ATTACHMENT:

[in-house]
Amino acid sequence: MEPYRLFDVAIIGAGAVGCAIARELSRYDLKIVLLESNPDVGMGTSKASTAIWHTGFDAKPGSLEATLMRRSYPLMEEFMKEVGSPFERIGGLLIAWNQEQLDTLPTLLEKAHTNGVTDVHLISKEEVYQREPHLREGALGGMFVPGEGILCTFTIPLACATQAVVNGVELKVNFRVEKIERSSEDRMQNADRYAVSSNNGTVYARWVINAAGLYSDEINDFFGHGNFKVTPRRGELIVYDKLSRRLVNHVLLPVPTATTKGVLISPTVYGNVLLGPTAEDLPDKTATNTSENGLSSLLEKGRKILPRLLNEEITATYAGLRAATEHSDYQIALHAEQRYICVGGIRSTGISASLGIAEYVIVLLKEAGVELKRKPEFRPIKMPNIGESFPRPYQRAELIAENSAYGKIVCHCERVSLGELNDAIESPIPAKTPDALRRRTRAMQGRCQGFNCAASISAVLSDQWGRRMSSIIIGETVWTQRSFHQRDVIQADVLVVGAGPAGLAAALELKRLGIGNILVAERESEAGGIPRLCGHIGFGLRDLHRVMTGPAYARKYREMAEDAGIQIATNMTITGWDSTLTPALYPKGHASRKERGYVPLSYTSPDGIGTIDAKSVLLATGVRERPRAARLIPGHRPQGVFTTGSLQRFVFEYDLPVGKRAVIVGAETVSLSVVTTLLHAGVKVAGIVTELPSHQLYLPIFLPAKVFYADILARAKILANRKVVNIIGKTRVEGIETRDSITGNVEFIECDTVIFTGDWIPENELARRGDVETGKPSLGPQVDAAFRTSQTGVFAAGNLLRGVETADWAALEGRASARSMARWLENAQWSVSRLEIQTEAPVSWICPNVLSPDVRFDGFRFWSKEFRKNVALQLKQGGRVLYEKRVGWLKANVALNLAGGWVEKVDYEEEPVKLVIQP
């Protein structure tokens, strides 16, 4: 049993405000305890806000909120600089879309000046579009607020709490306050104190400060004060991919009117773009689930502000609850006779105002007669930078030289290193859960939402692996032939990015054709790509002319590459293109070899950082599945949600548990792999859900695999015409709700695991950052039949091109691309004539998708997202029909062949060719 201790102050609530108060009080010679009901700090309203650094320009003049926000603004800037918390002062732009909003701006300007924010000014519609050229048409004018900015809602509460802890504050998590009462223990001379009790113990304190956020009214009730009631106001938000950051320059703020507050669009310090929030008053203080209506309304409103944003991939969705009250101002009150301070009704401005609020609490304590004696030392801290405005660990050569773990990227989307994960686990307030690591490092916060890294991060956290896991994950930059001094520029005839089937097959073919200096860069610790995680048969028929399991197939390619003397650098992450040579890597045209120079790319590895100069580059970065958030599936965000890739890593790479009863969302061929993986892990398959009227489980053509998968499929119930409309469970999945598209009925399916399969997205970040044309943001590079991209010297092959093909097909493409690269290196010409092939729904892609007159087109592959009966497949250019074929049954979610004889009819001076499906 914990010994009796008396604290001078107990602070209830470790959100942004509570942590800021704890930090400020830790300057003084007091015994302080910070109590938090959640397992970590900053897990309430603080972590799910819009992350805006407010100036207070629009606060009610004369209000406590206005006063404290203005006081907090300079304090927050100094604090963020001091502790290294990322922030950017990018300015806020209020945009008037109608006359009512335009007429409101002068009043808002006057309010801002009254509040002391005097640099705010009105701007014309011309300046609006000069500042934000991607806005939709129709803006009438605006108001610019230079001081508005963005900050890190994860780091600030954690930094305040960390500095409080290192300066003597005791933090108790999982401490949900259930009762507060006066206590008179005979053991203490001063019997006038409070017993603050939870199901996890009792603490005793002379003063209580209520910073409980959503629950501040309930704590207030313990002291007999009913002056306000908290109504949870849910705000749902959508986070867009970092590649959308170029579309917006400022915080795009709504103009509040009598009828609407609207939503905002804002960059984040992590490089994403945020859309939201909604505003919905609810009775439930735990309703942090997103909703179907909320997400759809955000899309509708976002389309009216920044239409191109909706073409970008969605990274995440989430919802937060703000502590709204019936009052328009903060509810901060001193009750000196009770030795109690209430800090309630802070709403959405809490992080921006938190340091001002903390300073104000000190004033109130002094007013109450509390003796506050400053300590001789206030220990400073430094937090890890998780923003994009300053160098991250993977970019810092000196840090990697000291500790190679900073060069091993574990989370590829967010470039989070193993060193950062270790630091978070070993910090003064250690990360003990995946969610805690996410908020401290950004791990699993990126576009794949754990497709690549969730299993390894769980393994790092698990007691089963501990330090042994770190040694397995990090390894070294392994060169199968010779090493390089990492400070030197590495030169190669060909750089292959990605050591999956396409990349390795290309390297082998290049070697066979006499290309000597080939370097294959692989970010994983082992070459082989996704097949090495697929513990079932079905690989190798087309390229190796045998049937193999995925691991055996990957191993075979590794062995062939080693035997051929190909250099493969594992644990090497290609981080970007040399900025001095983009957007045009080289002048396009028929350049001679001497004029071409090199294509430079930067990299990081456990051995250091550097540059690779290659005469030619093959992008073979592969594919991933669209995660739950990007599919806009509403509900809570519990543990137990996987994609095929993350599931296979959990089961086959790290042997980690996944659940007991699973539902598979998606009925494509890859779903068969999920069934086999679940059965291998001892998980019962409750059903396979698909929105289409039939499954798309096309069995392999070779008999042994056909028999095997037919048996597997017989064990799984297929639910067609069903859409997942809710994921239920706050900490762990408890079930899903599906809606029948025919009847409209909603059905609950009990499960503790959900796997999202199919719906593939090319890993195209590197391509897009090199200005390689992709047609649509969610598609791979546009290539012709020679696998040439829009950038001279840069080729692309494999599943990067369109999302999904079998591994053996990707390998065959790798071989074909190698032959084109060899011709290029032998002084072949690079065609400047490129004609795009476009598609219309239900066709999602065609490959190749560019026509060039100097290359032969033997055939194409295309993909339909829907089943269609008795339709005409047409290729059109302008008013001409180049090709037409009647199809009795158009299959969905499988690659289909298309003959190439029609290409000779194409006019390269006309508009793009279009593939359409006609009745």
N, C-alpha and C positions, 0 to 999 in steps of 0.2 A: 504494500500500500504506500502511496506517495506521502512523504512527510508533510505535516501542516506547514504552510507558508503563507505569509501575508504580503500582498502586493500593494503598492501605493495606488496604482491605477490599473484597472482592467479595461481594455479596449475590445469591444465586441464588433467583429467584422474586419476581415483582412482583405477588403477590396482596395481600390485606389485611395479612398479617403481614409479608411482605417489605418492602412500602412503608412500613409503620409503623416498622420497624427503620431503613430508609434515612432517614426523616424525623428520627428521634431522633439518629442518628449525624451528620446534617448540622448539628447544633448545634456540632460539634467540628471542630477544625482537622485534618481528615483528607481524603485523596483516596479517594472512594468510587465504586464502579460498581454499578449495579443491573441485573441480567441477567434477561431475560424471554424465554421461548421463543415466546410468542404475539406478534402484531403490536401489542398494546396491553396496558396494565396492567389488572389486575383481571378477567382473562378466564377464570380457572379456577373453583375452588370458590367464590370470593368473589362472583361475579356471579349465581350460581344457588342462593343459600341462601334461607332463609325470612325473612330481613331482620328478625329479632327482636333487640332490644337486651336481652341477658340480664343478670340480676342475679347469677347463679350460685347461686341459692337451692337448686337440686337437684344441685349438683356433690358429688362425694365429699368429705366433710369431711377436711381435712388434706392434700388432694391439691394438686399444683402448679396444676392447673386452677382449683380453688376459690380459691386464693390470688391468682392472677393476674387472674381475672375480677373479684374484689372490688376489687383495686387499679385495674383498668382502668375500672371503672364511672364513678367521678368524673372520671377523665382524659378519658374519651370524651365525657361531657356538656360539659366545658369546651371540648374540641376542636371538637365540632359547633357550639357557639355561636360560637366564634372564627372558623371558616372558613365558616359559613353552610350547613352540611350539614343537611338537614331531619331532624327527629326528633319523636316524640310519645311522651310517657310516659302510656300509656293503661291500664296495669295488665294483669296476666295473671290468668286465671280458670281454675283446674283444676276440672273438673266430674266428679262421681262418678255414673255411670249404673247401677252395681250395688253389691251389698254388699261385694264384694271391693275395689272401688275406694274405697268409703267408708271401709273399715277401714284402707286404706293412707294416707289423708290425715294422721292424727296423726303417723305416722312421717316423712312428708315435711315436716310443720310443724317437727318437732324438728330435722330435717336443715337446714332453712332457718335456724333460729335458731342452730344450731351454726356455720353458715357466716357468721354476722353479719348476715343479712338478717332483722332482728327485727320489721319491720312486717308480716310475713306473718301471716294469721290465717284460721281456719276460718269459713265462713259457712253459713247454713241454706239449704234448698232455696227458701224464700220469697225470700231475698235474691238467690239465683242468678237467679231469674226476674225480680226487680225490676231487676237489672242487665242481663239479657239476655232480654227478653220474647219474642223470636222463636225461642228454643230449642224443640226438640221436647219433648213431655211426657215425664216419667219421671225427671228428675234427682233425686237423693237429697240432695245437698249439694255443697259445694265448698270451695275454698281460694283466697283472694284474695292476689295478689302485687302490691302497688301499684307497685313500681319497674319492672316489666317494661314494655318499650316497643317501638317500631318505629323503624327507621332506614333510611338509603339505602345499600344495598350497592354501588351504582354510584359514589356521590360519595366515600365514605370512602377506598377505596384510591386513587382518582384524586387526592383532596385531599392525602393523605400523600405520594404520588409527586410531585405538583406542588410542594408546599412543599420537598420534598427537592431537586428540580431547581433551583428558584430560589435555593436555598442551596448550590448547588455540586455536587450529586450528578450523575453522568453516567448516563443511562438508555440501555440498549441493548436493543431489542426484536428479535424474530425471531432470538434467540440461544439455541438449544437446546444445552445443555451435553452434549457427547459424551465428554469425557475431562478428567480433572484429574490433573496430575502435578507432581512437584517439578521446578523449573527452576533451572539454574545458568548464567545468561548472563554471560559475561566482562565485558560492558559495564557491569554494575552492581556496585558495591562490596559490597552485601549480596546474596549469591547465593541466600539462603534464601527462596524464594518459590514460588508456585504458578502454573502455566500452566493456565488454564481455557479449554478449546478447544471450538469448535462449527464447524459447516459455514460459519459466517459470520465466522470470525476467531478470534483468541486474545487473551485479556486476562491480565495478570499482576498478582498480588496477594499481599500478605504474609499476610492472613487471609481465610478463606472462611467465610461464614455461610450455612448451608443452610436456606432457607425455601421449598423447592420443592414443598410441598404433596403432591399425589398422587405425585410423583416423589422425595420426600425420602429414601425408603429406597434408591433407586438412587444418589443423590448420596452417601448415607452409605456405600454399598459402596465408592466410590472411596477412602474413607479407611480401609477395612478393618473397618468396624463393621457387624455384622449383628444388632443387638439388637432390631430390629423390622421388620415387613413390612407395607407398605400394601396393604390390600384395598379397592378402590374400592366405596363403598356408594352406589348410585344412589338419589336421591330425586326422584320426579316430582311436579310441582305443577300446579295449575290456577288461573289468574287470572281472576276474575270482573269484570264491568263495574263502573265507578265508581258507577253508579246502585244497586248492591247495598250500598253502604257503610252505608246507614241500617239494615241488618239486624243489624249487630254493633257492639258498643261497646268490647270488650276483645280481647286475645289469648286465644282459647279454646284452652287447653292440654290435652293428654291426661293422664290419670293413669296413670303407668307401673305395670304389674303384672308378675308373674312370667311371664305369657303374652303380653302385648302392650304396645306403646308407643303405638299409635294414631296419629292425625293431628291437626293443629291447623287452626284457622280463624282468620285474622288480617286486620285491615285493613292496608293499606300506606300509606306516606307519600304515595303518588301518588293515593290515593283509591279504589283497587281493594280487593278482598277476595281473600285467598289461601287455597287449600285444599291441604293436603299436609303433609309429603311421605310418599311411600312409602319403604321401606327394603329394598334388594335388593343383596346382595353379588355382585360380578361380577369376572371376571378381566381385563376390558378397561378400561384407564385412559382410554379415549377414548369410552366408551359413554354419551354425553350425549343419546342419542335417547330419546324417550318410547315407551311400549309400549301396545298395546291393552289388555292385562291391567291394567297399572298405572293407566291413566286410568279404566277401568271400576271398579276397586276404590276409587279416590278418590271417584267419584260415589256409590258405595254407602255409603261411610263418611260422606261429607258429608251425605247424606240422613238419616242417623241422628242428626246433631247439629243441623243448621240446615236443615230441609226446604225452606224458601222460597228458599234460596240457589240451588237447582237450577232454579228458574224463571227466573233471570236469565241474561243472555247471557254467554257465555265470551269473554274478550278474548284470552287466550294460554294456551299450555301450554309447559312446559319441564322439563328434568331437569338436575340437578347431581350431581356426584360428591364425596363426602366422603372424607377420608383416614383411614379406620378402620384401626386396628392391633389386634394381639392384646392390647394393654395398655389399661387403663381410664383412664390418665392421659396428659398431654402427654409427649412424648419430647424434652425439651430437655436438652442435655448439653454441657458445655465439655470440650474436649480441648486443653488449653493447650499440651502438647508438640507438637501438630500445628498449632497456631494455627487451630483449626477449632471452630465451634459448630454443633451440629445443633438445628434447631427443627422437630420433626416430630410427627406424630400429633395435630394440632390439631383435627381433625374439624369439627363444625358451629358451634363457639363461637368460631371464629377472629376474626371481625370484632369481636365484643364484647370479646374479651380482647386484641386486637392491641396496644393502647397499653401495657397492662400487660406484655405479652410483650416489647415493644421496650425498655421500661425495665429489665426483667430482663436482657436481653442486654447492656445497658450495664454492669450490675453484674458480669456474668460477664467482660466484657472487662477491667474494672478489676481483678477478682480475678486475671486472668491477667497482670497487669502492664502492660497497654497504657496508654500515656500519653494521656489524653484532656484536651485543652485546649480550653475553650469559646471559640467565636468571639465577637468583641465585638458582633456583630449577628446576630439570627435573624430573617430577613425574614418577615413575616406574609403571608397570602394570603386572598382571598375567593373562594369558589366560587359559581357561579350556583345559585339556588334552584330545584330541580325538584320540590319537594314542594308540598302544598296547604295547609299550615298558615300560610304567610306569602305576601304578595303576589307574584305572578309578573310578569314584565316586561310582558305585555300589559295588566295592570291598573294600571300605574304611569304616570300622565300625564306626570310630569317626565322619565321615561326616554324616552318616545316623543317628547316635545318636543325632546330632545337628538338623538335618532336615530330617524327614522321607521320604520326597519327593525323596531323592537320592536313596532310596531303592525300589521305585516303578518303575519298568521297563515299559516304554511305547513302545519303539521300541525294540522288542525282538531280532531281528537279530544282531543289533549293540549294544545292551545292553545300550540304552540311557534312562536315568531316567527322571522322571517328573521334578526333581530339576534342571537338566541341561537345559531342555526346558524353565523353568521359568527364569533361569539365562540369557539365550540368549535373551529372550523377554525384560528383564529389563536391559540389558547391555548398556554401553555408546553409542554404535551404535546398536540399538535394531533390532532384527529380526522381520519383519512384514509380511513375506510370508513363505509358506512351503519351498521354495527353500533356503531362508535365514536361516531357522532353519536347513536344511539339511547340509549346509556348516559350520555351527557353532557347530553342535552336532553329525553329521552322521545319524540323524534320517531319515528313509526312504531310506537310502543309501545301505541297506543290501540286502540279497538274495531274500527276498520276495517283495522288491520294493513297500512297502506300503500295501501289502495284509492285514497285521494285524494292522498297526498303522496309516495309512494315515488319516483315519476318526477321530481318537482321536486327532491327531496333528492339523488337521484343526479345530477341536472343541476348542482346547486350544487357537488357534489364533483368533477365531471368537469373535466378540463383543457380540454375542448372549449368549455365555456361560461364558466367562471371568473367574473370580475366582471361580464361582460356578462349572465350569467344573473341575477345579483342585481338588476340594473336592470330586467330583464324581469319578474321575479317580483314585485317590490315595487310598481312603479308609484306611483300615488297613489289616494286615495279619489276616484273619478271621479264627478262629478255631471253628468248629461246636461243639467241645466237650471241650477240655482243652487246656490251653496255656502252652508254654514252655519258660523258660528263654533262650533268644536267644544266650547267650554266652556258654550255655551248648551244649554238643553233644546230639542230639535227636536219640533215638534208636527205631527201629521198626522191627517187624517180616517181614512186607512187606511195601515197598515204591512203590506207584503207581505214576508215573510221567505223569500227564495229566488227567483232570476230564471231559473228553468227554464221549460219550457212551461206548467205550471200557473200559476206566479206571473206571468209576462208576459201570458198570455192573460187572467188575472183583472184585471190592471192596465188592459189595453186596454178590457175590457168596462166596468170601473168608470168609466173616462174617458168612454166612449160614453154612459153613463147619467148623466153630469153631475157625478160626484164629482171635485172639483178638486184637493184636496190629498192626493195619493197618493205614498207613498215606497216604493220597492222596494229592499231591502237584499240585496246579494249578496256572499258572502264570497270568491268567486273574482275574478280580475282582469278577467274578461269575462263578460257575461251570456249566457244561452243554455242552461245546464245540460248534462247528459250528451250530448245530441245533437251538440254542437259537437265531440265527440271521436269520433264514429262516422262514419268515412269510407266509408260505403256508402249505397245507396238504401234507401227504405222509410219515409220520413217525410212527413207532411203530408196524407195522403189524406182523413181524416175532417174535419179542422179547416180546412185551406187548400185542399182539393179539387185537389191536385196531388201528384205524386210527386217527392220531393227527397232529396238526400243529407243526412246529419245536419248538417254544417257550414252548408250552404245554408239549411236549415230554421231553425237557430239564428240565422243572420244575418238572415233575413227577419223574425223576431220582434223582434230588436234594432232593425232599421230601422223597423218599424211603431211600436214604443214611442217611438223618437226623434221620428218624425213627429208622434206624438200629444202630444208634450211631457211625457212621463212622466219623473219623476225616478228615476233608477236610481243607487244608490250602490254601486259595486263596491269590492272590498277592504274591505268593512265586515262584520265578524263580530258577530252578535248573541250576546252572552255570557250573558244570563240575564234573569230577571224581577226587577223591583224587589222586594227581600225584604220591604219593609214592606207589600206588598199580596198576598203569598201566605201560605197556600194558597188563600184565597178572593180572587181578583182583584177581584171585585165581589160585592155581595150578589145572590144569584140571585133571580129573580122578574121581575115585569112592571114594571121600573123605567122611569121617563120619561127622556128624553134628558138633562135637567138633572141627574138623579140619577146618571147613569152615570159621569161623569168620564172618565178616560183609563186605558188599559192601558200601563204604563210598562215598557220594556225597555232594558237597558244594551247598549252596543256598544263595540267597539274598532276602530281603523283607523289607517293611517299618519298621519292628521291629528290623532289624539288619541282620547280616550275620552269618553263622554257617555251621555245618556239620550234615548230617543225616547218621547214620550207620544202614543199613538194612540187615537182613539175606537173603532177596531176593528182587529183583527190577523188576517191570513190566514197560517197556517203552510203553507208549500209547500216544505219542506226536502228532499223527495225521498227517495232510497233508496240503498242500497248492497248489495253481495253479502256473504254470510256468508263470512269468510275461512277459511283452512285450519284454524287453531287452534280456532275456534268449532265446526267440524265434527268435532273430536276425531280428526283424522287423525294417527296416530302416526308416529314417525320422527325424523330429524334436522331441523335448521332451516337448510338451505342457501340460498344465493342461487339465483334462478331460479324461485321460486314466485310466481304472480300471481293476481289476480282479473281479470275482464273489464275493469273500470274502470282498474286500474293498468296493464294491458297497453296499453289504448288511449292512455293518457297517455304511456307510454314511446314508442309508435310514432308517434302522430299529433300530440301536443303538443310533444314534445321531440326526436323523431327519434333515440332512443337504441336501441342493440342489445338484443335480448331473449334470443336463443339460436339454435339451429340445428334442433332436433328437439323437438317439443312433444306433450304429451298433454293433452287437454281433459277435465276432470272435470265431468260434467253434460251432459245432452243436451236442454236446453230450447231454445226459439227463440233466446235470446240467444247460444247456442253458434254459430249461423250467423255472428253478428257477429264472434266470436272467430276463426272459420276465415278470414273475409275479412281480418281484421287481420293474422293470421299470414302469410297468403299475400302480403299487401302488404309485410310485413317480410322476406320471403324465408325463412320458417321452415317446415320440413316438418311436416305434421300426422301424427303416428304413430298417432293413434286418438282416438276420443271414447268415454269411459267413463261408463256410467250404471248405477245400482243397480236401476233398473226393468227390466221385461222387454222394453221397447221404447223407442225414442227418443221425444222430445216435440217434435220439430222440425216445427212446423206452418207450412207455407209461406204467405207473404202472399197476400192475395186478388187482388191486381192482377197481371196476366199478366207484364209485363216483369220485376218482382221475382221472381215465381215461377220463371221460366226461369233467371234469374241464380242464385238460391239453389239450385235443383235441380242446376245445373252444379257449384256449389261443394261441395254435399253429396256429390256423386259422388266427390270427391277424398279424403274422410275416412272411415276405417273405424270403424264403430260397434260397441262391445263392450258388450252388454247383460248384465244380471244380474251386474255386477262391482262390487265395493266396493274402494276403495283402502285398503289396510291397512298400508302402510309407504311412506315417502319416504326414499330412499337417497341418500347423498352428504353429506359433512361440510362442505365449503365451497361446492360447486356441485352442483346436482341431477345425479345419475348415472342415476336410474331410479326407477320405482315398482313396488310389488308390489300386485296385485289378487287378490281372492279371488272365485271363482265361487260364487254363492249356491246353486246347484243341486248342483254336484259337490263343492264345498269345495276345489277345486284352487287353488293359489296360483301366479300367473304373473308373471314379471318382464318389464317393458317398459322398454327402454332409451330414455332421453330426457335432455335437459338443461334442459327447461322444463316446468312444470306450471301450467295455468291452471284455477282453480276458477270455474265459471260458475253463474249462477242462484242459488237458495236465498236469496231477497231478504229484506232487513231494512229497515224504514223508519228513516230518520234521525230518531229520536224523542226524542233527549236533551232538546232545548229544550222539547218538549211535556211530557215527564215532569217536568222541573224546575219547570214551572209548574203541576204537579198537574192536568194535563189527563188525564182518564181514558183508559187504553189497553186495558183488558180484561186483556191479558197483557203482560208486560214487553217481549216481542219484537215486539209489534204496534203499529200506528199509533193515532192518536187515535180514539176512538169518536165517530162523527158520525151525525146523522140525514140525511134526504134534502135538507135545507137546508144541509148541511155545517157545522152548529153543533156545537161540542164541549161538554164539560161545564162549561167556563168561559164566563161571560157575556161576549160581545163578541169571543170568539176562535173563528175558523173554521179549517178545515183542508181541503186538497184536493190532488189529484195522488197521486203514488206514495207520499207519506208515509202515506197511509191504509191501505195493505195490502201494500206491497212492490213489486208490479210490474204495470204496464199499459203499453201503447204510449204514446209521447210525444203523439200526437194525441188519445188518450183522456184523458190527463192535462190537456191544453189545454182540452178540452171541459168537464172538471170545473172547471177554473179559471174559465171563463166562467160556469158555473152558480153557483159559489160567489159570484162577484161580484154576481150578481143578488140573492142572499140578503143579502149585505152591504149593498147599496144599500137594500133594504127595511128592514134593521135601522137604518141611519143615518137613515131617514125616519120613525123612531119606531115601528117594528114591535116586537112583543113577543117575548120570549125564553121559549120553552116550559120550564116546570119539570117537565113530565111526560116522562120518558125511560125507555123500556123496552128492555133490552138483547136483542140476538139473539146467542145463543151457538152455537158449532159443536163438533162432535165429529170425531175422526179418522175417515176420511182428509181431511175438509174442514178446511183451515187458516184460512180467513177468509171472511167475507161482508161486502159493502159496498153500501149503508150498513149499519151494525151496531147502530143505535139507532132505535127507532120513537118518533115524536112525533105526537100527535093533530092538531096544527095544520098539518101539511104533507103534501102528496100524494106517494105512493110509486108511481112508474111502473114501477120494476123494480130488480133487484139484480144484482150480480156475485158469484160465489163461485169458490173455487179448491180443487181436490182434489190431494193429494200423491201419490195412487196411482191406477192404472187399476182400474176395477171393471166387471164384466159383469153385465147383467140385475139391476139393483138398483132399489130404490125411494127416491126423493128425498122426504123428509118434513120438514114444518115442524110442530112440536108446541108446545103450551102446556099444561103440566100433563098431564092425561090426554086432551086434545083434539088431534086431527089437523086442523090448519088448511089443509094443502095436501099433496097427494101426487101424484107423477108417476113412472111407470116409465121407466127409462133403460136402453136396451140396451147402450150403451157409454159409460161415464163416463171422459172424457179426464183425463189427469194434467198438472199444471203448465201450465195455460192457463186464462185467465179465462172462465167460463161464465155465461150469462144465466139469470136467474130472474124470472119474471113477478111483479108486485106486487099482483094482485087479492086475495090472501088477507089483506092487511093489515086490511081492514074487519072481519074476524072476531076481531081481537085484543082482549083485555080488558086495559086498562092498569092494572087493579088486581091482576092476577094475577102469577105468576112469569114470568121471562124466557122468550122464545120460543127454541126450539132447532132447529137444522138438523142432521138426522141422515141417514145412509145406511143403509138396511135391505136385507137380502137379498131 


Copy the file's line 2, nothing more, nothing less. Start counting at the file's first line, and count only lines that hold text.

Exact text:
Amino acid sequence: MEPYRLFDVAIIGAGAVGCAIARELSRYDLKIVLLESNPDVGMGTSKASTAIWHTGFDAKPGSLEATLMRRSYPLMEEFMKEVGSPFERIGGLLIAWNQEQLDTLPTLLEKAHTNGVTDVHLISKEEVYQREPHLREGALGGMFVPGEGILCTFTIPLACATQAVVNGVELKVNFRVEKIERSSEDRMQNADRYAVSSNNGTVYARWVINAAGLYSDEINDFFGHGNFKVTPRRGELIVYDKLSRRLVNHVLLPVPTATTKGVLISPTVYGNVLLGPTAEDLPDKTATNTSENGLSSLLEKGRKILPRLLNEEITATYAGLRAATEHSDYQIALHAEQRYICVGGIRSTGISASLGIAEYVIVLLKEAGVELKRKPEFRPIKMPNIGESFPRPYQRAELIAENSAYGKIVCHCERVSLGELNDAIESPIPAKTPDALRRRTRAMQGRCQGFNCAASISAVLSDQWGRRMSSIIIGETVWTQRSFHQRDVIQADVLVVGAGPAGLAAALELKRLGIGNILVAERESEAGGIPRLCGHIGFGLRDLHRVMTGPAYARKYREMAEDAGIQIATNMTITGWDSTLTPALYPKGHASRKERGYVPLSYTSPDGIGTIDAKSVLLATGVRERPRAARLIPGHRPQGVFTTGSLQRFVFEYDLPVGKRAVIVGAETVSLSVVTTLLHAGVKVAGIVTELPSHQLYLPIFLPAKVFYADILARAKILANRKVVNIIGKTRVEGIETRDSITGNVEFIECDTVIFTGDWIPENELARRGDVETGKPSLGPQVDAAFRTSQTGVFAAGNLLRGVETADWAALEGRASARSMARWLENAQWSVSRLEIQTEAPVSWICPNVLSPDVRFDGFRFWSKEFRKNVALQLKQGGRVLYEKRVGWLKANVALNLAGGWVEKVDYEEEPVKLVIQP